Last night, the group met to discuss Promise of Blood by Brian McClellan. We had a rousing discussion (as usual), so I will try to hit some of the highlights of what readers had to say (with aliases for those who want them):
- Burt Macklin, FBI, started us off by saying, "I thought of a tag line for this one: "If you were disappointed with the inadequate amount of killing in 'Game of Thrones', you'll love 'The Promise of Blood'!"" Theresa added to this, citing the tagline on the book, "The Age of Kings is dead .... and I have killed it," saying "Promise delivered!"
- A few readers felt the book was very Brandon Sanderson-esque, and Hola said that for her, this was a pale imitation of Joe Abercrombie's work. She liked the worldbuilding, and the industrial age meets sorcery aspects of the book. However, she felt many of the main core concepts of the book have been handled better by other others, citing Rachel Aaron's Eli Monpress series.
- Another comment by Hola was that she never felt a connection to any characters that made her feel anxious for them. She wanted to feel invested, and it just didn't happen. We had some general discussion about some of the characters and how other readers also didn't feel a strong connection to most of them. Most readers found Ka-poel interesting, and many felt that the cook, Mihali, was a favorite. Hola mentioned that she appreciated that there were people of color in the book (although wondered why there needed to be so many harems).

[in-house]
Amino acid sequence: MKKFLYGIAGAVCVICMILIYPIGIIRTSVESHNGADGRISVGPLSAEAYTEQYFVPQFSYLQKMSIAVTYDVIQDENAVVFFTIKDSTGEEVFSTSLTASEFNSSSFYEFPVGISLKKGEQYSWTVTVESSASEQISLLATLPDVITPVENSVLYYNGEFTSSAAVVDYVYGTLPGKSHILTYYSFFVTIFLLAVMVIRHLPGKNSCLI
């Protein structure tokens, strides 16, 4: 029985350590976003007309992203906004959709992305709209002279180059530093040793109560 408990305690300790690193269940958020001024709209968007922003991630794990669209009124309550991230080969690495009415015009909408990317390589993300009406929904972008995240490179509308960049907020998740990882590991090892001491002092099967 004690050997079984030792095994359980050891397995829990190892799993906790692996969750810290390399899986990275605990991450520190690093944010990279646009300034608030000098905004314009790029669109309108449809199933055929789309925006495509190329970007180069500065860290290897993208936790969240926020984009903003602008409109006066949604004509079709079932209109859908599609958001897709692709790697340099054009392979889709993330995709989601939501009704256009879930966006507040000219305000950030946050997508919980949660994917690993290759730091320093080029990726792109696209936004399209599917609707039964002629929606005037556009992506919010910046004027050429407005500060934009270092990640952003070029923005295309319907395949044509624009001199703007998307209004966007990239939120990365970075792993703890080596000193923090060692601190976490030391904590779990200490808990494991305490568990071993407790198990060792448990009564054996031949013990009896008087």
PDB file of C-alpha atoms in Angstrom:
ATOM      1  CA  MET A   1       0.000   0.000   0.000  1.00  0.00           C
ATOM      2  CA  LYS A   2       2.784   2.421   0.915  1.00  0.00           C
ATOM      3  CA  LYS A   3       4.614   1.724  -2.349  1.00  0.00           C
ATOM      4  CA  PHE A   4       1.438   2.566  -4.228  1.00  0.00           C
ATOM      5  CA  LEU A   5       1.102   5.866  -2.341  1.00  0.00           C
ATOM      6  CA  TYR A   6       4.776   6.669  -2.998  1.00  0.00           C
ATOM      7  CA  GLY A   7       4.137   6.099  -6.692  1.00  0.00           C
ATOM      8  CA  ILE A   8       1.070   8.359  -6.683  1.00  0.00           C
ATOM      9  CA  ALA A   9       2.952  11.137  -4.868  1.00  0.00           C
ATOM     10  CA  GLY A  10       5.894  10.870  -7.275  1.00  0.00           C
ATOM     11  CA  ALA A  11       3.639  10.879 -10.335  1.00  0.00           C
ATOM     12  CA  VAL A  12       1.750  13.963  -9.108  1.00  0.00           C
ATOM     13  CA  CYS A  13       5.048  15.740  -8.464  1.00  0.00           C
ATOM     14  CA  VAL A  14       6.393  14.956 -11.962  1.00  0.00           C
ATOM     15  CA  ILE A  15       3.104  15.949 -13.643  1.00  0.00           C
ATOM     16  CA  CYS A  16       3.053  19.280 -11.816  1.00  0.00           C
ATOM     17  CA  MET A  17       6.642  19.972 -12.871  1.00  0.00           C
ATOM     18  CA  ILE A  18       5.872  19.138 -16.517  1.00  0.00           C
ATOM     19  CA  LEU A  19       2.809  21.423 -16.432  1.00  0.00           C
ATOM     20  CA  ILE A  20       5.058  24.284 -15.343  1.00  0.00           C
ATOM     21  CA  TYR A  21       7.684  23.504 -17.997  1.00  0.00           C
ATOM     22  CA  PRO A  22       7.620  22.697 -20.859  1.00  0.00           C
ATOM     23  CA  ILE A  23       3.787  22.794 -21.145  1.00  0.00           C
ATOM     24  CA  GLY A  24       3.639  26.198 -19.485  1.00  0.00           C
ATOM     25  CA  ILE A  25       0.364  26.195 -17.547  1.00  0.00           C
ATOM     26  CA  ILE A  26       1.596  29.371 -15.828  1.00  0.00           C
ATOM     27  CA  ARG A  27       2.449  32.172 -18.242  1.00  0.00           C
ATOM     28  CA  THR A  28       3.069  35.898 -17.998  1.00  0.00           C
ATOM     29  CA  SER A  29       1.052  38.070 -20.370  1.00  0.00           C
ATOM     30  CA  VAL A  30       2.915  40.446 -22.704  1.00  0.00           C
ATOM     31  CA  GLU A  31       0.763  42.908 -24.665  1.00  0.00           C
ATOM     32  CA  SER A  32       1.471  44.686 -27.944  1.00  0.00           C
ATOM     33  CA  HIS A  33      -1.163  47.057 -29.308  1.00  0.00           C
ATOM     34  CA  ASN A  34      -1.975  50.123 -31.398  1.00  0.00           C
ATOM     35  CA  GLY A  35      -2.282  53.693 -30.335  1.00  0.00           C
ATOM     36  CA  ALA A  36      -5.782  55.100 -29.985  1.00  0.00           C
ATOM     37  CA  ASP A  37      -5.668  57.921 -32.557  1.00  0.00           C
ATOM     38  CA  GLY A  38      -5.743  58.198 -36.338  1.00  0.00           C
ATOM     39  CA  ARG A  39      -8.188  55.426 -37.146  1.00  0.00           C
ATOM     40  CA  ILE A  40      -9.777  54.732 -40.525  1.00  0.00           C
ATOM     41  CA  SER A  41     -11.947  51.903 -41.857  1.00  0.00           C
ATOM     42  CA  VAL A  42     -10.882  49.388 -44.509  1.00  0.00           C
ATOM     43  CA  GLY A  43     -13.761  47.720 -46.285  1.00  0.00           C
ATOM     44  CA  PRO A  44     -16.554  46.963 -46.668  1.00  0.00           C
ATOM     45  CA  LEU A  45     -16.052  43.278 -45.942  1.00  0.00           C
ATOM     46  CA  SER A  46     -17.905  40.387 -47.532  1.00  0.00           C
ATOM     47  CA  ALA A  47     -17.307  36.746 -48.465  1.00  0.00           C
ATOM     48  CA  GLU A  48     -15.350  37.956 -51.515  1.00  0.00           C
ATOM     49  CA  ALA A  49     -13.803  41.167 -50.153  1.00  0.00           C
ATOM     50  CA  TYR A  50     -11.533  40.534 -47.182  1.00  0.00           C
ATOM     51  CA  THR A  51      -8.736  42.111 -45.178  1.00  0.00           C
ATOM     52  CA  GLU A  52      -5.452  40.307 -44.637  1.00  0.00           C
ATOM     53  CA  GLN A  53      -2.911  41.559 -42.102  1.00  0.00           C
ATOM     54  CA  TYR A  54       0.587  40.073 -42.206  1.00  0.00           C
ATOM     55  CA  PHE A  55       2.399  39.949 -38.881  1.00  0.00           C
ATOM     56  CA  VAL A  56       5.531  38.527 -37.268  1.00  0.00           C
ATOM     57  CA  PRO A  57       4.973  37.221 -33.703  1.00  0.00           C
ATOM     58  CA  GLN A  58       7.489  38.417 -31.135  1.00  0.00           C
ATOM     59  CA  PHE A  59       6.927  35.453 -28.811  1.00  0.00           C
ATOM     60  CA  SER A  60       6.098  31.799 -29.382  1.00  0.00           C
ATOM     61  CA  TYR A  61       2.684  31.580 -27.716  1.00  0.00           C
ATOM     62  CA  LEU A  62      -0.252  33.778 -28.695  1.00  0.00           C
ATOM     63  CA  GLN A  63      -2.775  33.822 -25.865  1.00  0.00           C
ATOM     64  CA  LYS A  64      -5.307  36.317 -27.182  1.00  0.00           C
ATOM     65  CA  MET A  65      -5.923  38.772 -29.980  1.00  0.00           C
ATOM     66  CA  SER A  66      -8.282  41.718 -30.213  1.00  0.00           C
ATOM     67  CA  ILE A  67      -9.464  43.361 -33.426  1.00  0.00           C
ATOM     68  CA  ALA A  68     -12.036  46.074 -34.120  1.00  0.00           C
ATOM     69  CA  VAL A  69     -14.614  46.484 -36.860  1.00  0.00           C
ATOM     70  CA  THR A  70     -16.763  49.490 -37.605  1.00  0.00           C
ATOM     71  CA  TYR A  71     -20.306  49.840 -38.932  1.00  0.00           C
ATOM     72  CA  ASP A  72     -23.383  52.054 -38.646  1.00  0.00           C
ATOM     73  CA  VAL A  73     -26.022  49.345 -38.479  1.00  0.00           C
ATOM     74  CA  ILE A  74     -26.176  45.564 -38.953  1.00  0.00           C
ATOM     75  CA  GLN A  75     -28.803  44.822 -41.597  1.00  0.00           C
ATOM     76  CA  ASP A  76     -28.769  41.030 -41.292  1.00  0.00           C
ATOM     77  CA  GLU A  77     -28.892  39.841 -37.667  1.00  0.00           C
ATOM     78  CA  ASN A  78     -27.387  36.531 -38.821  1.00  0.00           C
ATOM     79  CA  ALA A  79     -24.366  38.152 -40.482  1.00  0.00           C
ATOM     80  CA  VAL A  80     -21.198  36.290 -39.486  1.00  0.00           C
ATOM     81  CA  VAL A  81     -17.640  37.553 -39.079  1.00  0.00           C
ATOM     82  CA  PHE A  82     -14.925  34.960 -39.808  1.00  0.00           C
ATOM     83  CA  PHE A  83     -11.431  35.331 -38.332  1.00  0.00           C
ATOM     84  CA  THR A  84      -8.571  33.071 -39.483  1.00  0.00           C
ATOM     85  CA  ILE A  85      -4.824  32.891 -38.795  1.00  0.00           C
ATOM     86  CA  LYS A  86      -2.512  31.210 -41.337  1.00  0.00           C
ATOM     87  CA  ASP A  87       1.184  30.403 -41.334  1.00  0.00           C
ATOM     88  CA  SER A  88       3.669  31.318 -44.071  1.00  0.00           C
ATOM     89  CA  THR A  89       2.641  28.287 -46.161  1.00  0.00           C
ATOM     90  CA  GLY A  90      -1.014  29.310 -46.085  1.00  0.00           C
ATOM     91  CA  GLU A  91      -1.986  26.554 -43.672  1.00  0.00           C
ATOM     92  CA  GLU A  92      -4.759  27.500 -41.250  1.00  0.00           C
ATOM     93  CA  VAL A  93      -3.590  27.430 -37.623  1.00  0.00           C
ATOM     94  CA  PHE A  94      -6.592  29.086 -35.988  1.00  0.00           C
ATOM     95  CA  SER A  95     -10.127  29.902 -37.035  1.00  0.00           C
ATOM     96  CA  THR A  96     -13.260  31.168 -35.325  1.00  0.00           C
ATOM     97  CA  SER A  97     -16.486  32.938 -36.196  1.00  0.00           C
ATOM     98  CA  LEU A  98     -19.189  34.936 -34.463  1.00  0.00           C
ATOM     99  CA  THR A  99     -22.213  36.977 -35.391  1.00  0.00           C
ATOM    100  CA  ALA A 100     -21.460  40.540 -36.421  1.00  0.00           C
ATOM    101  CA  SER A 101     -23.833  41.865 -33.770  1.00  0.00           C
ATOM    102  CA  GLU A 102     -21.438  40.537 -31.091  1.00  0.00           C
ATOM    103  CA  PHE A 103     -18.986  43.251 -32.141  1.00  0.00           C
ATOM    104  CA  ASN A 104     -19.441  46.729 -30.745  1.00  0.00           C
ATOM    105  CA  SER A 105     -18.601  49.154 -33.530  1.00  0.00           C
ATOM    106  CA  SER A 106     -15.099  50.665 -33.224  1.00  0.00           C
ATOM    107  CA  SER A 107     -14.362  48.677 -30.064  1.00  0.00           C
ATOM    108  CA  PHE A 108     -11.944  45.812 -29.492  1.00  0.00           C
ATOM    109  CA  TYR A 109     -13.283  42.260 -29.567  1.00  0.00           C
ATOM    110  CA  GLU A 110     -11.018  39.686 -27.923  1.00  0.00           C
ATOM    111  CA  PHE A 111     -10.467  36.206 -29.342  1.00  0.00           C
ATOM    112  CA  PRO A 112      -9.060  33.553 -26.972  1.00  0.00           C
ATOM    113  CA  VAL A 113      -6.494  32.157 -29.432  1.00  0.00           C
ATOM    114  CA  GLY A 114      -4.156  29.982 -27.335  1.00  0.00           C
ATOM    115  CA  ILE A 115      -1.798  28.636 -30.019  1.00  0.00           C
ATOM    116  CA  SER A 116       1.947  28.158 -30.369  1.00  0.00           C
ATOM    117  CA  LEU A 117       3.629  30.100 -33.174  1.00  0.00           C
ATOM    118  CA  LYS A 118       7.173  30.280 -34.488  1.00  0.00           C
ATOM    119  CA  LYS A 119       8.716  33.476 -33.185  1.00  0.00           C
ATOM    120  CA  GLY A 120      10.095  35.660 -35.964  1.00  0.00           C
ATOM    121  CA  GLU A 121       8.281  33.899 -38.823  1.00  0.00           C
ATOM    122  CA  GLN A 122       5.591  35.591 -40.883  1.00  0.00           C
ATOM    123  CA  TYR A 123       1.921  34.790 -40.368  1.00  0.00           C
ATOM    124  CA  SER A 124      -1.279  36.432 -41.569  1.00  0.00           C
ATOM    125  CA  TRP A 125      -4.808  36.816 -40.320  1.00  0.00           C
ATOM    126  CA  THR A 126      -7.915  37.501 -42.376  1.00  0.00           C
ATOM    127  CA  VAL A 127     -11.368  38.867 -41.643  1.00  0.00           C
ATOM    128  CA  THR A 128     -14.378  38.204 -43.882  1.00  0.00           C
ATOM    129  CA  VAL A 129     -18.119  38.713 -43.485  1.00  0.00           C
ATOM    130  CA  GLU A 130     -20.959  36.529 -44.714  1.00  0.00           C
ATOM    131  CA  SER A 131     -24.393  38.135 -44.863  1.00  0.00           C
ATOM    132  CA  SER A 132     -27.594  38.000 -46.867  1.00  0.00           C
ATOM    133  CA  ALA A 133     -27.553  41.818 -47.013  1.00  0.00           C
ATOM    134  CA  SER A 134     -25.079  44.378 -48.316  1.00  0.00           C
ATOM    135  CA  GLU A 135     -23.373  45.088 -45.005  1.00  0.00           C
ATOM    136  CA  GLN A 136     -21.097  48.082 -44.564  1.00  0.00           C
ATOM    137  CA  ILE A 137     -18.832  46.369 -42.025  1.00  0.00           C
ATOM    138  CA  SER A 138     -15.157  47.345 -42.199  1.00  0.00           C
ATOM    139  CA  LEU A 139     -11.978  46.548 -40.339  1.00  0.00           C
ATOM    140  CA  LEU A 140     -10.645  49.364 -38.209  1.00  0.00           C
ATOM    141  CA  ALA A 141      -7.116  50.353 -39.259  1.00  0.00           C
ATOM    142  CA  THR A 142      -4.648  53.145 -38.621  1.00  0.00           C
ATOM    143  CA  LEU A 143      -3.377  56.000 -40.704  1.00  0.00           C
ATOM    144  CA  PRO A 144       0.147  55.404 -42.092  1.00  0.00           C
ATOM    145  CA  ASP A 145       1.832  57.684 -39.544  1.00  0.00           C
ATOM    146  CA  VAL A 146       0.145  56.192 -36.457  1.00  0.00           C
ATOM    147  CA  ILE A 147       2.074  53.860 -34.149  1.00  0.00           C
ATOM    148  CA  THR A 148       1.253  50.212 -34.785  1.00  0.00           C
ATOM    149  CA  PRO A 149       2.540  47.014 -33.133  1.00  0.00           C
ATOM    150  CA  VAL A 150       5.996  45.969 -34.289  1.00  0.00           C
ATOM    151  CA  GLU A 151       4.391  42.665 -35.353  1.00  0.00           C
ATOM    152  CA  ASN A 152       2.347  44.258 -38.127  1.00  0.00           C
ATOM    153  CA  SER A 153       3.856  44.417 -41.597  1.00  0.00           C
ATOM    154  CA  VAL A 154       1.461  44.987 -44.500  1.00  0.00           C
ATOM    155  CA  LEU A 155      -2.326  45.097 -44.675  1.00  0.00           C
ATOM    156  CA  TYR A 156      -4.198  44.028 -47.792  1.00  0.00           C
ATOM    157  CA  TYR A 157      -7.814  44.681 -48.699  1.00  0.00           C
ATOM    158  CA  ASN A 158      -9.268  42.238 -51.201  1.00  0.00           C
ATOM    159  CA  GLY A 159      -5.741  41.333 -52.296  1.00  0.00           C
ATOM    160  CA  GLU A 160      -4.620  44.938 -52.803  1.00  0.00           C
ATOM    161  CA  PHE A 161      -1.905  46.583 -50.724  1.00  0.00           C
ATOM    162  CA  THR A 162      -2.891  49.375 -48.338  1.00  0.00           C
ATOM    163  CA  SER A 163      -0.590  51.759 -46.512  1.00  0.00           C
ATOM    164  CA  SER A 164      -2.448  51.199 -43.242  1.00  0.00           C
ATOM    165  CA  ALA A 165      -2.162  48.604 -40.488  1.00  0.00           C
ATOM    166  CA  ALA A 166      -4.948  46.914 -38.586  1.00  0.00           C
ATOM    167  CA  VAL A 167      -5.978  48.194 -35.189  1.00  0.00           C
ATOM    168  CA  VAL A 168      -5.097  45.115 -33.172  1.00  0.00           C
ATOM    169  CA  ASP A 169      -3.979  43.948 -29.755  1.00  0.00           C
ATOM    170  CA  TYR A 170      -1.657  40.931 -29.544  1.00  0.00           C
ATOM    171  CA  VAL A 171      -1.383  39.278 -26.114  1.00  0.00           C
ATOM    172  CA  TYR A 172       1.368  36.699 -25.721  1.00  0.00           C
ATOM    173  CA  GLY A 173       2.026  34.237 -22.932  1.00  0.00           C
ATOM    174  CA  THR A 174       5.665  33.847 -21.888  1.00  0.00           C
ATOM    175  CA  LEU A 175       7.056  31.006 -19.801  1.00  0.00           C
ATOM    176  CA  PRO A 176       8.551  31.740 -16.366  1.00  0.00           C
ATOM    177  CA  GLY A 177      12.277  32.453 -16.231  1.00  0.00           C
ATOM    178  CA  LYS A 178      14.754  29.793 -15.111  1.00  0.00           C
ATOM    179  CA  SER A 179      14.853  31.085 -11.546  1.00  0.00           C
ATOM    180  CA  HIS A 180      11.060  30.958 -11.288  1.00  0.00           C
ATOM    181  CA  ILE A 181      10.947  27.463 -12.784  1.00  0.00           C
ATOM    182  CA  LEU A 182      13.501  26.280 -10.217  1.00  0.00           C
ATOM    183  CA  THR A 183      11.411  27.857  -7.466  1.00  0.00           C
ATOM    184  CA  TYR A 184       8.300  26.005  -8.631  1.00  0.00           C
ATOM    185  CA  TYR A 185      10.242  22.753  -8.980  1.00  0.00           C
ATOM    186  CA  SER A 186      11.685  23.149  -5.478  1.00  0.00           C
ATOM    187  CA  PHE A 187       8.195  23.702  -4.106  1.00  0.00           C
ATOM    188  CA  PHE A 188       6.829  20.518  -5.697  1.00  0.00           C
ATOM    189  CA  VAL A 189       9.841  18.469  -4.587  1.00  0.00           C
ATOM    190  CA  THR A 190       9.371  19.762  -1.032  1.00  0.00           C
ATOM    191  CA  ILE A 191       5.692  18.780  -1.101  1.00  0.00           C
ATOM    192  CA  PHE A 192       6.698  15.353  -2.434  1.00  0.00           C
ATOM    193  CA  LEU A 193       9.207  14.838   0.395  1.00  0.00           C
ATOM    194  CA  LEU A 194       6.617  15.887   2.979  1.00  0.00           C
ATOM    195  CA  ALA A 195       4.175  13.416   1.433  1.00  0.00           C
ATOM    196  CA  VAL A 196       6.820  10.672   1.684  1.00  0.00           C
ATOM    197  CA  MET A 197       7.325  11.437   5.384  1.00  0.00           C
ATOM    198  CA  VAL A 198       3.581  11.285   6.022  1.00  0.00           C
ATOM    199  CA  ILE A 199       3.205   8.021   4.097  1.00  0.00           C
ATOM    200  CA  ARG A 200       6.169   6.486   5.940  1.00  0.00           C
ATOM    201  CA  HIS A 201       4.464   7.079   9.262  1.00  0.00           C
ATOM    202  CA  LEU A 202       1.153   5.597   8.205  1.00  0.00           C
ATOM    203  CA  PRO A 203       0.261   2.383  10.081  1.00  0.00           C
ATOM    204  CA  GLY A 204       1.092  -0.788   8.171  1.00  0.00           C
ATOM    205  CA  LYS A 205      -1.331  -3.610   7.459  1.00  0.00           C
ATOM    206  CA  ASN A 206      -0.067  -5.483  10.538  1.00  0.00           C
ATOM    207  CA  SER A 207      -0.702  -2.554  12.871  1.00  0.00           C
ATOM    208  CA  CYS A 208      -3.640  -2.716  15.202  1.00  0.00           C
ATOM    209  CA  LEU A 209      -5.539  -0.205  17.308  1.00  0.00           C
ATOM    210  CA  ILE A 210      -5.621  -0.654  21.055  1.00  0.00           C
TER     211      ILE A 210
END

- We had some general discussion about some of the female characters in the book. In Chuck Wendig's interview of McClellan, McClellan admits that female POV aren't his strong suit. Burt Macklin, FBI mentioned that it seemed like the author paid lip service to the female characters in this story, but there wasn't much depth to them. A few other readers mentioned that there was more focus on the appearances of females, but very little on the appearance of the males. Ed pointed out that this may have been because our main POV are coming from men; thus, we would be seeing any women that they happen to notice, through their eyes. Greg said that he found Nila's character to be interesting, and anticipated she would have more of a role to play in the next two books. However, Hola said that even though Nila was interesting, it seemed like her only reactions were in reaction to men, which led Theresa to mention that it seemed like you could do a Bechdel test here.